We are about to jump the shark on these fake utility vehicles. (Hopefully)

  • avatar

    “• Can your significant other drive to Sardis and hand the keys to a valet without embarrassment?”

    Put a thousanth of the money saved into a tip and the valet will act as though you are the queen herself astride an unobtanium powered unicorn.

  • avatar

    I wonder if Toyota could sell an iQ based CUV if it existed? I’m thinking the answer could be yes.

  • avatar

    Now… if only they’d come up with a pickup truck the same relative size as the Geo Tracker was in its day, I’d bet a LOT of these ‘compact’ CUVs would see a drop in sales.

    I’ve already got a subcompact CUV and for everyday purposes it’s a great vehicle. What I want is a pickup truck based on that same platform, replacing the cargo area with an open bed. Funny thing is, a concept of exactly that rig showed up at Moab in ’16. I just want enough room inside the cab to carry the more easily-pilferable items I might need to haul.

    • 0 avatar

      This made me think of those Japanese mini-trucks. There may be some from other nations, but I’m reminded of the Honda Attack (what an awesome name) and several Daihatsu models.

      A quick Google search has netted what I see as the perfect vehicle for this discussion:×4-street-legal-d5793

      • 0 avatar

        I wouldn’t say ‘perfect’ due to the too-small bed, but you’ve got the idea. Now, go look at the Jeep Comanche that was seen at the 2016 Moab event.

    • 0 avatar

      Isn’t that what the Ridgeline is? (more or less).

      Yes, cheaper would be good.

      • 0 avatar

        You’re kidding, right? I said “same relative size as the Geo Tracker”. How does a Ridgeline equate to “same relative size to the Geo Tracker”? It’s nearly has large as a 90’s full-sized truck. The Ram 700 would be a much better fit. Even that Renegade Comanche is notably smaller than the Honda Ridgeline.

  • avatar
    Arthur Dailey

    As mentioned previously, I have been informed (told?) that our next vehicle will be a small CUV. If the previous generation Kia Rondo was still available it would be the first choice for each member of our family.

    The mid-size CUV that is currently our 1st vehicle, is ‘too large’ for some of our family members to comfortably drive in downtown Toronto.

    So a smaller vehicle, with high ride height, a hatch, room for 4, heated seats, decent glass/greenhouse/visibility and 2 pedals, is what I have been told is required.

    First choice is a Kia Soul. Checked out the Trax, HR-V and not impressed, particularly in regards to price for content. May look at a Kona. Have higher expectations for the Kicks, particularly based on its estimated MRSP. If it fell into my budget, the Kia Niro would be my first choice.

  • avatar
    MRF 95 T-Bird

    A Smart CUV? Just raise it and add body cladding and roof rails. Or they could do a version of the Renault Twingo which it is based on.

  • avatar

    If I could buy a brand new Suzuki Samurai, I would do it in a femtosecond.

  • avatar

    You know you are asking a Lotus Elan owner here. All these cars are huge in comparison.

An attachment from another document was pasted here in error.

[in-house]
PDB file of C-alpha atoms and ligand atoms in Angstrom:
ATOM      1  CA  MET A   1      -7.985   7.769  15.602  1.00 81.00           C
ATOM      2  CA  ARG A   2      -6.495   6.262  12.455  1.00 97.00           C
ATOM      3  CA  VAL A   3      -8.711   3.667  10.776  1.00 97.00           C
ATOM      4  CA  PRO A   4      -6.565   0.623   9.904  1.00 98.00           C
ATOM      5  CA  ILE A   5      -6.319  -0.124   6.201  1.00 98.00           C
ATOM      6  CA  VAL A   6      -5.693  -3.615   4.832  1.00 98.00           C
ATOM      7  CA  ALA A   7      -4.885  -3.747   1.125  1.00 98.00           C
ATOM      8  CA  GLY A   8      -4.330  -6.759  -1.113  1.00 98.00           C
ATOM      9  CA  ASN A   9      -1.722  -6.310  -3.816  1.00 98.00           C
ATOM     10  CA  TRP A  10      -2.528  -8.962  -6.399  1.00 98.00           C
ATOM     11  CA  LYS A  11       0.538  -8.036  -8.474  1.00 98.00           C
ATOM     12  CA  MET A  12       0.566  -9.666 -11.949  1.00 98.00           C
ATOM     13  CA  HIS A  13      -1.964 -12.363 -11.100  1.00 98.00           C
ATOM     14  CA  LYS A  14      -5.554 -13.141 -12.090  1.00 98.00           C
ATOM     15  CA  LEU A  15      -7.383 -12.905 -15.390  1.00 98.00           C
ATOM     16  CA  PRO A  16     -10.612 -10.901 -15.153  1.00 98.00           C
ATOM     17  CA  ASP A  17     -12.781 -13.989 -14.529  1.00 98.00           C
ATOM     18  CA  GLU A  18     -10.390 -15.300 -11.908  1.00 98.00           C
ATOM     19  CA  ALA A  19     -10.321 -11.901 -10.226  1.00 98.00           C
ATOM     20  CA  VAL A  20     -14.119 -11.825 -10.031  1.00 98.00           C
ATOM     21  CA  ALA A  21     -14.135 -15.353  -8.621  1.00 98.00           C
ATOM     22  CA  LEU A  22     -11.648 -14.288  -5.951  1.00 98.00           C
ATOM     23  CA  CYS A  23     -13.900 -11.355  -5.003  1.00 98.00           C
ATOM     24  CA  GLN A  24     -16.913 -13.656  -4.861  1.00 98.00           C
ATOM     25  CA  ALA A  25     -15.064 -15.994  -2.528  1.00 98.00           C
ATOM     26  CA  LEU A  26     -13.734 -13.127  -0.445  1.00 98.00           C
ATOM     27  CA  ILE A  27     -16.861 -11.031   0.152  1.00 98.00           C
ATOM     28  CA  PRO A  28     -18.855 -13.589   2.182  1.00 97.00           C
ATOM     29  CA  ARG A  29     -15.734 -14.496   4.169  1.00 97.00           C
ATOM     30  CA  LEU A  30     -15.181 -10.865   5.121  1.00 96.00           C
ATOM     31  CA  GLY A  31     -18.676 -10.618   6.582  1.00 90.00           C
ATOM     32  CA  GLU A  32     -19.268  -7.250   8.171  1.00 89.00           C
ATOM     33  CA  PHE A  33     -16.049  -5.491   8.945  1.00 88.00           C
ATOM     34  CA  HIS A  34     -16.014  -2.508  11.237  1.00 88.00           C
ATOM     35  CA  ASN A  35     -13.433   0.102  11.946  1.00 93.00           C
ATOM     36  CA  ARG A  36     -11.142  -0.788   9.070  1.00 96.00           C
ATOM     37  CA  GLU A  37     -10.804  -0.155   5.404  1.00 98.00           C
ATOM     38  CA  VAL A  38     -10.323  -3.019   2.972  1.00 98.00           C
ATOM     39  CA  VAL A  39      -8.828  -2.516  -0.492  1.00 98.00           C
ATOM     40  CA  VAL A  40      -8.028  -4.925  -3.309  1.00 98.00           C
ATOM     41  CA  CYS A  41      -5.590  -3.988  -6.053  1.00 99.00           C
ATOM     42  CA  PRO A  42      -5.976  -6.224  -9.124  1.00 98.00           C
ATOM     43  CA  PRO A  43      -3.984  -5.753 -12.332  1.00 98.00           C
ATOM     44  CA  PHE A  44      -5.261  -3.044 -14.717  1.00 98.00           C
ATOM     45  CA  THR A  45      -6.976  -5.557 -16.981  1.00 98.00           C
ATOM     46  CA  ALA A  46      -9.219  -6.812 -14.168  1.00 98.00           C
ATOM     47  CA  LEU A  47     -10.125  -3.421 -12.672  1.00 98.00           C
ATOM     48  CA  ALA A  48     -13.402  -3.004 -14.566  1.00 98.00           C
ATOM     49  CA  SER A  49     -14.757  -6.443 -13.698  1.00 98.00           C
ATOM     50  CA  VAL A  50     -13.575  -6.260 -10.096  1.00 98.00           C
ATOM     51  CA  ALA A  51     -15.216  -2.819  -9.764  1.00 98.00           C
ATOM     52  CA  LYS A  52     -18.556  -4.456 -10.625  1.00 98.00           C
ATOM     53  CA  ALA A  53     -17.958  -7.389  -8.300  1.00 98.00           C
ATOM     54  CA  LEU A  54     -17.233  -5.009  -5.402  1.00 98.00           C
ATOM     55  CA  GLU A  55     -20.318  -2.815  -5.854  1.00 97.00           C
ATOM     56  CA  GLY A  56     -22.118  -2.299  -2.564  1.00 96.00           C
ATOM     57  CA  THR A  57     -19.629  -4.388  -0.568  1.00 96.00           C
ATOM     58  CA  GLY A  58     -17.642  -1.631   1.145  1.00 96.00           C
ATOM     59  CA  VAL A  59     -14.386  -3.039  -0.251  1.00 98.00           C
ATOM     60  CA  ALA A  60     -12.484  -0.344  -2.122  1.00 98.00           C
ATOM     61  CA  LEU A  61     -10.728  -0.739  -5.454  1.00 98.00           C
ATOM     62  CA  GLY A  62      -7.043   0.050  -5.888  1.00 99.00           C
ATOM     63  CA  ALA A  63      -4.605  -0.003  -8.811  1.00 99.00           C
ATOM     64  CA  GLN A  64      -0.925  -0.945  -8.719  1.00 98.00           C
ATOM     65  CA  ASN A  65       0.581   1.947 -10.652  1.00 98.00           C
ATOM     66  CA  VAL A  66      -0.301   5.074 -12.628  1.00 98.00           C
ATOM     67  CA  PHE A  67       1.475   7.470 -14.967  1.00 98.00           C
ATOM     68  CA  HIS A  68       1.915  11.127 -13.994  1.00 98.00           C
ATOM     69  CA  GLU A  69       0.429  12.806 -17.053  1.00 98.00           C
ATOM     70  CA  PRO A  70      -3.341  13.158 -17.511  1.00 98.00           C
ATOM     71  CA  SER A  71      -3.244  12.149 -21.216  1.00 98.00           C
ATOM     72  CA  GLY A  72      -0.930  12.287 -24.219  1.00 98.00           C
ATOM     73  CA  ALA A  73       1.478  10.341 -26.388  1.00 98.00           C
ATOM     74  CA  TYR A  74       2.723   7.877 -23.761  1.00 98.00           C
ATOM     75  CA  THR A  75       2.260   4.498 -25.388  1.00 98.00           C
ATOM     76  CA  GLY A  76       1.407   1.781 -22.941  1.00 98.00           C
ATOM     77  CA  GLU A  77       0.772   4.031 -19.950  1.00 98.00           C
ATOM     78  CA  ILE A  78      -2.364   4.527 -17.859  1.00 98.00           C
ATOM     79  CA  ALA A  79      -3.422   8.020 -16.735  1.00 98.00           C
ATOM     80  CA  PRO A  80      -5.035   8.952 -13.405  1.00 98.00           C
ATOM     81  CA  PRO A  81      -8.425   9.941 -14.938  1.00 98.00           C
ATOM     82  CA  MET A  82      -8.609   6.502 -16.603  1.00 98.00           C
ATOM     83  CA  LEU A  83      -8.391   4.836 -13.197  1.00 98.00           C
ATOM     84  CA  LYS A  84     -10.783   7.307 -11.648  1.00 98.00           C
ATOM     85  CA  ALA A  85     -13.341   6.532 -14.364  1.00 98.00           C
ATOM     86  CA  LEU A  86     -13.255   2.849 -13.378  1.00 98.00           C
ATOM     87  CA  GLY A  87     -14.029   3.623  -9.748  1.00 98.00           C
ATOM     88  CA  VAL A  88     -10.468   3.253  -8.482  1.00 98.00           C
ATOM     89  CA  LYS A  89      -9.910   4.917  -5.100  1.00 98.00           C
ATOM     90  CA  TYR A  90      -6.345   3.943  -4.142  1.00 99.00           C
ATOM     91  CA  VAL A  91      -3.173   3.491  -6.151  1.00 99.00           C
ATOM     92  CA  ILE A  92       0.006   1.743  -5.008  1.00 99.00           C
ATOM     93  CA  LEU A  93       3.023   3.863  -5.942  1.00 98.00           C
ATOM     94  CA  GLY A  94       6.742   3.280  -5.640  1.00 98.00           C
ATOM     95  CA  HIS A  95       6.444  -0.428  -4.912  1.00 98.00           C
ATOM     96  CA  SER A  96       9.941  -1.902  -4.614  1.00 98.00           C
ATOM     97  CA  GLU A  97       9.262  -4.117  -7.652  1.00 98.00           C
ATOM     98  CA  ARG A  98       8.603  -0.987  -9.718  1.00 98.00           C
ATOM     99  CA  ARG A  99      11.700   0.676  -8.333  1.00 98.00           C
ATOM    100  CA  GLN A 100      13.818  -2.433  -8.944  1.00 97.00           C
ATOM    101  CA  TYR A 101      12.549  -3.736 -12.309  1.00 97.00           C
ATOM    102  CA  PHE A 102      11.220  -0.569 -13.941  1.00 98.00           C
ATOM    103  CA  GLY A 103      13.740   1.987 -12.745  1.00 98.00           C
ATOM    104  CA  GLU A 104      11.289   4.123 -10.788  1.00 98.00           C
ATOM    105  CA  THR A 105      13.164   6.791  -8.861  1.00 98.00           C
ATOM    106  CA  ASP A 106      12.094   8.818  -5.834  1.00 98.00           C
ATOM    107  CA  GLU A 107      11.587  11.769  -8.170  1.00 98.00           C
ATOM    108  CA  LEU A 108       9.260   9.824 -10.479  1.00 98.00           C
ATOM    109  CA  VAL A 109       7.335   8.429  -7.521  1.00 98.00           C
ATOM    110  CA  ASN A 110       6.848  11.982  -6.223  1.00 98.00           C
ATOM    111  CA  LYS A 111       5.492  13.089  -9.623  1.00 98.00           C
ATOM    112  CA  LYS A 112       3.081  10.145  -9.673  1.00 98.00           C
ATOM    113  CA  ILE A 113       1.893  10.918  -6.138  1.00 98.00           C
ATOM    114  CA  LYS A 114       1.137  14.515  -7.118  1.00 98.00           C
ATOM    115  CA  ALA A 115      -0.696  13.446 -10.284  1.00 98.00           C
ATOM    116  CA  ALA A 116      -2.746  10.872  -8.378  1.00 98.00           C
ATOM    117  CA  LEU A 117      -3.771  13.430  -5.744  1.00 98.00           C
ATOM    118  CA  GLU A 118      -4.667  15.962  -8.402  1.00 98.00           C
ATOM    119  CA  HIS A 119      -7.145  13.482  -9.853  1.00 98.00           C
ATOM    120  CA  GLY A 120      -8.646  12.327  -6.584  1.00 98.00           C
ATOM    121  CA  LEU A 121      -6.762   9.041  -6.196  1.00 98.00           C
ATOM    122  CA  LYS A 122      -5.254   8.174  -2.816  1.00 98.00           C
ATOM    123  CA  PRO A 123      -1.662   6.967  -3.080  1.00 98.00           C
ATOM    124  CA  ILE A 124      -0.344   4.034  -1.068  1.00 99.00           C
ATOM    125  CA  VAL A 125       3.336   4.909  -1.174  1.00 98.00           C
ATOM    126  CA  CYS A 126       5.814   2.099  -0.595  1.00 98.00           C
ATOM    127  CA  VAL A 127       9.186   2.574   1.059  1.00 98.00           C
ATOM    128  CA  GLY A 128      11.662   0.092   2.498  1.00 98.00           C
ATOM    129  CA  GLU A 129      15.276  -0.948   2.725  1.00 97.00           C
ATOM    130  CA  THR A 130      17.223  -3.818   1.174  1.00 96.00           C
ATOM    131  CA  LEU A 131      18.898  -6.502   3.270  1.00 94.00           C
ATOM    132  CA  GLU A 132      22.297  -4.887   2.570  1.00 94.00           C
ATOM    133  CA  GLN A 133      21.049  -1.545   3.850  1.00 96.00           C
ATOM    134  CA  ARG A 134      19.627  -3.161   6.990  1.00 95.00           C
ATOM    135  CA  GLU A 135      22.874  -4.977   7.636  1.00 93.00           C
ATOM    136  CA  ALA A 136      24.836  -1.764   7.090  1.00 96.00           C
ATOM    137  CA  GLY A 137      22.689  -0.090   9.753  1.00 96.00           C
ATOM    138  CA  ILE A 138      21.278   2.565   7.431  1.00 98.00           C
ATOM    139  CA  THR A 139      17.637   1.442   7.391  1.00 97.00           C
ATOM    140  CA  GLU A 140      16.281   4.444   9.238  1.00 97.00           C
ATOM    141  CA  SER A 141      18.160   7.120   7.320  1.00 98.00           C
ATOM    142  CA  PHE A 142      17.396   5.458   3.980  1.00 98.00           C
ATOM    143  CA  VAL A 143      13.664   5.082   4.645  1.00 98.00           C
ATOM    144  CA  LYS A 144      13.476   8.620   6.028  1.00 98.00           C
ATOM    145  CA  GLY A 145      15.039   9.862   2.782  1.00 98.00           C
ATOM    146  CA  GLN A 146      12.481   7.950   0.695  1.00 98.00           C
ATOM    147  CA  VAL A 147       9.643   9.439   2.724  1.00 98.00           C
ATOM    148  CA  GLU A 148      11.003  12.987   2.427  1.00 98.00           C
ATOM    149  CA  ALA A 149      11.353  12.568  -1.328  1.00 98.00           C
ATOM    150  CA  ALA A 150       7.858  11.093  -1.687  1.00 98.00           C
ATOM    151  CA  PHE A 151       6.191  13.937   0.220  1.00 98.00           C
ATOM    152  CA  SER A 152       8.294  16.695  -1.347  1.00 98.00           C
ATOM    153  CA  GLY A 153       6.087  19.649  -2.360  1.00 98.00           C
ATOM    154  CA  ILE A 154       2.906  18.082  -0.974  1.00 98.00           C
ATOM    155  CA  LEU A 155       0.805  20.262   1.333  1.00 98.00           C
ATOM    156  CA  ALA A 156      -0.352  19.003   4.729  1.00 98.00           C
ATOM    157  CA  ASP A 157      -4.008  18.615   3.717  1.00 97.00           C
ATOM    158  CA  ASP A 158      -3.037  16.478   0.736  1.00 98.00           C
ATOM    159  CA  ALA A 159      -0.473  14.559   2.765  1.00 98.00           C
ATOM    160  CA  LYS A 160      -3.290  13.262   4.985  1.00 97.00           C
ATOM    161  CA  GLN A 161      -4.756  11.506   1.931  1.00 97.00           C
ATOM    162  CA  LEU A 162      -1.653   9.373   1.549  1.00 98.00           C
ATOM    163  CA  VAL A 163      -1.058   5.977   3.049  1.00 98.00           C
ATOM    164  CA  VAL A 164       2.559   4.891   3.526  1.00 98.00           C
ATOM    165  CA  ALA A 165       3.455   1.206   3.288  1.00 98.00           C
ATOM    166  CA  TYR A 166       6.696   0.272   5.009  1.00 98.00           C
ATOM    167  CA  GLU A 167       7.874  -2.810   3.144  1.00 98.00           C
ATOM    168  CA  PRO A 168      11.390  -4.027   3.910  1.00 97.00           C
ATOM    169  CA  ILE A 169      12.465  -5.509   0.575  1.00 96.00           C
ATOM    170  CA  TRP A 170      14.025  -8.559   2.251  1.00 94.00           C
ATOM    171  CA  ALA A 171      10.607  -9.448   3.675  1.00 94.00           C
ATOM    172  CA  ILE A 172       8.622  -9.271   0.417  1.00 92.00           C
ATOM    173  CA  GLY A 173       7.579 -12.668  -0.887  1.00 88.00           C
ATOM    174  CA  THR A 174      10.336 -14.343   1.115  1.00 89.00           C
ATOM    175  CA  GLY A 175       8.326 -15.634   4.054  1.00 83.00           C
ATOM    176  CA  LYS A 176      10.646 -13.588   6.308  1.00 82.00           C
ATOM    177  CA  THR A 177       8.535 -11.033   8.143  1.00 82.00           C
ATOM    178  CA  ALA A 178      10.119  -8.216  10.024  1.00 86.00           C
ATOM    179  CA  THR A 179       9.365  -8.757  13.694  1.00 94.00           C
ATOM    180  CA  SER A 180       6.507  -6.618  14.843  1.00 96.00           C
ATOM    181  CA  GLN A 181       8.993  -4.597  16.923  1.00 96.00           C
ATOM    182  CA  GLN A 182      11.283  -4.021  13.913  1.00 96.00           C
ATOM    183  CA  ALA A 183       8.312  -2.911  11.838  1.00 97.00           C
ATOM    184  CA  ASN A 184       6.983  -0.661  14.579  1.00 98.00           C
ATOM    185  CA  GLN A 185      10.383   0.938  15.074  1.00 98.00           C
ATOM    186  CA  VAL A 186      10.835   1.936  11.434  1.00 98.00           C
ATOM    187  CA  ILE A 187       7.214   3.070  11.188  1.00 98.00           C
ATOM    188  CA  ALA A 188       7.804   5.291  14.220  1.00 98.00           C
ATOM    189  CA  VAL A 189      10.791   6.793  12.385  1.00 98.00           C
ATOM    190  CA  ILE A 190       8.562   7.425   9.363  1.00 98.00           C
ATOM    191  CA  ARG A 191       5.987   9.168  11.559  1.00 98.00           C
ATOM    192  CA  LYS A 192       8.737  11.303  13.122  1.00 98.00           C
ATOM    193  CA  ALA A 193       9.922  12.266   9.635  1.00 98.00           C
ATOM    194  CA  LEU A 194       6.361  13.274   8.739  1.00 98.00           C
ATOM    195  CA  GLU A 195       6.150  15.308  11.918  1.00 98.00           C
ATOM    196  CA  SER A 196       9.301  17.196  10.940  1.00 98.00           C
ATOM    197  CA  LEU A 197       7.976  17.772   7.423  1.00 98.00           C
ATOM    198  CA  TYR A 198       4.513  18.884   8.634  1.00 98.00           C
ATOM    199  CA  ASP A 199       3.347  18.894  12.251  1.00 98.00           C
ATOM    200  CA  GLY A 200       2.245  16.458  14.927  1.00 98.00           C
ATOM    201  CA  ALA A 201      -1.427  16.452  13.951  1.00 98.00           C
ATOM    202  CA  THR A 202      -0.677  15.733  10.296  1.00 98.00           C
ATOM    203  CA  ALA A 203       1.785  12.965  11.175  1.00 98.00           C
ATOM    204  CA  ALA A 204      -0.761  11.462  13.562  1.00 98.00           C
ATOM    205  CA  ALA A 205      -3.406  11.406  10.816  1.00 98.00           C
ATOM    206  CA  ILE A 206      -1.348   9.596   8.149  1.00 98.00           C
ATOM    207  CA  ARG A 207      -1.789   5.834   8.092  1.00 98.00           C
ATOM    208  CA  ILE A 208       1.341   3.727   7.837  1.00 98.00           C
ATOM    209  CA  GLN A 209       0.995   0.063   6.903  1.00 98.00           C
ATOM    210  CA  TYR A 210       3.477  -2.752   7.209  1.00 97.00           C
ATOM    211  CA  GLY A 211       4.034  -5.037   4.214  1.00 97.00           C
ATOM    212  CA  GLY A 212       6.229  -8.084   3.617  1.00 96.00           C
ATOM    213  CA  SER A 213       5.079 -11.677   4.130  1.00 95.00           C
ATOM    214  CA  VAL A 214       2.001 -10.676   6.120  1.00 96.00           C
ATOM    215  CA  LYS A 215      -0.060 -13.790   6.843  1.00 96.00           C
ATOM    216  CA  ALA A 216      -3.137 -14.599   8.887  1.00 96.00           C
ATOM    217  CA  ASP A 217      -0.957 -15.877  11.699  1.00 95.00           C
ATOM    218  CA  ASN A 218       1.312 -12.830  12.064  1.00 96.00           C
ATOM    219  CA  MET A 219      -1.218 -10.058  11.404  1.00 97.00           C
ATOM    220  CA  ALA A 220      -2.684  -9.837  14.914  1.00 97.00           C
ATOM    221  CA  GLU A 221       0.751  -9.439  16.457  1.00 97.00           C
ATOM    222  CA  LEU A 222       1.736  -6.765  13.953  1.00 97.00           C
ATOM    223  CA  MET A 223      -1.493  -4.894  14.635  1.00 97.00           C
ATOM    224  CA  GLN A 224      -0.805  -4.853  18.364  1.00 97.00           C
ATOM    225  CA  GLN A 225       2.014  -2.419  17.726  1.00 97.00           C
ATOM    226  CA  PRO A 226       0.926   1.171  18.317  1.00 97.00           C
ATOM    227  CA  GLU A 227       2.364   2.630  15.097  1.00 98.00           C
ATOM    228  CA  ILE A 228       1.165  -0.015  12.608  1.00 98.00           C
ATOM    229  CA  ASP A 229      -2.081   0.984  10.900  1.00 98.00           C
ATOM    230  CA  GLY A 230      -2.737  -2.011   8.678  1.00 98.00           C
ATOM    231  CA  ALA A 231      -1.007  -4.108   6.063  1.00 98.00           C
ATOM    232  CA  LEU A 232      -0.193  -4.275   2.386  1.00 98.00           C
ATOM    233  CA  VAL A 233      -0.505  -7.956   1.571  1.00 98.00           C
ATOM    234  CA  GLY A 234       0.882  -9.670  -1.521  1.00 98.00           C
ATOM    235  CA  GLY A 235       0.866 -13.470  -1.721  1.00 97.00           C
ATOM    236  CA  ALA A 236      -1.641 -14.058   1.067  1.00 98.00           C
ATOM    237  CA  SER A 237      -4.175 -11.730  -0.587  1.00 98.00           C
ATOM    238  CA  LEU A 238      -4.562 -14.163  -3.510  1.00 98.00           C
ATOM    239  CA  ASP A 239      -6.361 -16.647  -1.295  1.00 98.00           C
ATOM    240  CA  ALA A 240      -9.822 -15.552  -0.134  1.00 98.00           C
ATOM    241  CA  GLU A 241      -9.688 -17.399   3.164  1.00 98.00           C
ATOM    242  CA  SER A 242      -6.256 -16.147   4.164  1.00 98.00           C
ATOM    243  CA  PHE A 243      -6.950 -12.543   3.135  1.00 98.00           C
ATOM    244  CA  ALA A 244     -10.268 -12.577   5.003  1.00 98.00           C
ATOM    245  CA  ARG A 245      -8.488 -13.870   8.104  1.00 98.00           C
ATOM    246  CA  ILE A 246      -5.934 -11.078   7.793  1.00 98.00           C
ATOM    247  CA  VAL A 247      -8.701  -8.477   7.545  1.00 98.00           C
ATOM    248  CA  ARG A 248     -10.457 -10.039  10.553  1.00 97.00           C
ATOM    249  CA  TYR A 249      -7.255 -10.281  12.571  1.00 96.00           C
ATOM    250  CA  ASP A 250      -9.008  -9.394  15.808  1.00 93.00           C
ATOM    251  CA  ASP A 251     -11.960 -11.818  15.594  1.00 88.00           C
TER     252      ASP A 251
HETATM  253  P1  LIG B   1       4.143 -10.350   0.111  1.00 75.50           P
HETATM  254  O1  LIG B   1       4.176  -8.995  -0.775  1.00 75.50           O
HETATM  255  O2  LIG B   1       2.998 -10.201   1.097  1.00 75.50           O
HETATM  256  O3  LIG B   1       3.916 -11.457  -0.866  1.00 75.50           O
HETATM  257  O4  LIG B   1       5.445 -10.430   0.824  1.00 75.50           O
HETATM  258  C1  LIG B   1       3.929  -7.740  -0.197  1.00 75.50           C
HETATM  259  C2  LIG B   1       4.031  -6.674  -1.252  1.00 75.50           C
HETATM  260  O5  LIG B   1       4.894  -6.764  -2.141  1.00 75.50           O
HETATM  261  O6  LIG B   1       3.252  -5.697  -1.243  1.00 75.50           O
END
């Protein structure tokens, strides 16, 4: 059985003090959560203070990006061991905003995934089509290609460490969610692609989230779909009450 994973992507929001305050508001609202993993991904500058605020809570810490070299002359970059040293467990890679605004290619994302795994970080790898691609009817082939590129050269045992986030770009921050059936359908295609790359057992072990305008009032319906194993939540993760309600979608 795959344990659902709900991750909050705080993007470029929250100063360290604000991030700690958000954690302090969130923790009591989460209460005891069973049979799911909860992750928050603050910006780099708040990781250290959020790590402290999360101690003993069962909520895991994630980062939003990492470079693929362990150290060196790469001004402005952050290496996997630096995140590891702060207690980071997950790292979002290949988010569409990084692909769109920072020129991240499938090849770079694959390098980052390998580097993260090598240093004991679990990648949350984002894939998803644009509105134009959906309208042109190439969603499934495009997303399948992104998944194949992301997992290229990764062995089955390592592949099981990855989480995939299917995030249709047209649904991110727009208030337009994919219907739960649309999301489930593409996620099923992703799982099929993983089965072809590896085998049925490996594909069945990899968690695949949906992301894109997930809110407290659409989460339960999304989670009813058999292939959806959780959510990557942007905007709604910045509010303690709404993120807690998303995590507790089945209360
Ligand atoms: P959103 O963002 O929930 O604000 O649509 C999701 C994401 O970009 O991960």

• avatar

    SMART is evidence of how small is too small.

  • avatar

    SMART is evidence of how small is too small.

  • avatar

    I drove a first-generation Honda CRX for ten years without the slightest hesitation or trepidation. I’d do it again in a heartbeat.

    • 0 avatar

      I don’t know – I remember driving mine and my head was really low compared to the semi-trucks. I’m sure with the bro-dozers and distracted drivers playing with their phones the situation isn’t any better.

      I really loved that little car.

  • avatar

    If the “SMART” car had been more “butch” it would have sold – such is the gullible nature of the average consumer.

  • avatar

    As an urban runabout, honestly it doesn’t matter if its less practical than anything pretending to be a “utility” ought to be, its more of a fashion statement. The Millennial driving it would rather be seen in it vs a small station wagon or hatchback car. In our eyes, they’re pretty much the same except the little crossover is less about substance than it is style. People bought the Juke and ignored the more practical Cube, and people are evidently buying the CH-R. Both sacrifice even more substance for style.

    In the case of off-road small utilities, even if they’re unibody and not a BOF design, they can be great to be small as well, since they can go down trails a bigger SUV can’t. Problem is, when you get them that good at being off-road /and/ with a very short length body/wheelbase, they can become a handful on road, to the point if being tipsy. Perhaps unibody design is a good solution. I don’t know how the Jeep Renegade does, but I like it best thus far because it had some off-road ability.

    So, yes tiny utilities can work, but its best to keep expectations realistic.

  • avatar

    Suzuki X90 was the previous smallest in my memory. I would be curious to see a version smaller than that. Not to buy, just as an oddity.

    While heretical, imagine Mazda releasing a Miata-crossover.

  • avatar

    I’m hoping the rumors of a Fiat 500-based 2+2 crossover are true, because I’d certainly consider purchasing or leasing one. I’d probably opt for a 500 Abarth instead, but I’d like the option.

  • avatar

    As always, the question is, “What do you need / want?”

    The Encore is perfect for folks who are more concerned about ingress/egress than 0 to 60. No climbing up, no scrunching down, no ducking your head, just swing your butt around and you’re in.

    My wife and I have driven cross-country several times, in quiet leather-wrapped comfort with far more baggage than we need. We play a lot of golf. Two bags fit nicely with the larger part of the rear seat folded. We recently took a two-week trip with FOUR adults aboard. (… and a humongous topbox on the roof…)

    OTOH, the car carries neither prestige nor machismo, and gives no thrills of any kind. It’ll handle unpaved roads just fine, but you’d better not take it off-road. And don’t try to load five adults. So if any of those are on your “must have” list, the Encore won’t do, and I can’t imagine anything even smaller being satisfactory.

    For my needs / wants, I can imagine a SLIGHTLY smaller car, but it would be tough. The Encore is basically a lump, in order to be tall enough for that easy ingress / egress, while retaining a small footprint. The car’s tortuous styling does a pretty good job of disguising the shape, but to make a car even shorter…

    Oh, and my wife would divorce me…

  • avatar
    Jeff S

    The Encore would be about the smallest I would go in size. My wife has a 2013 CRV which is a nice size and very easy to get in and out of. I like the heated seats in the winter and the built in GPS.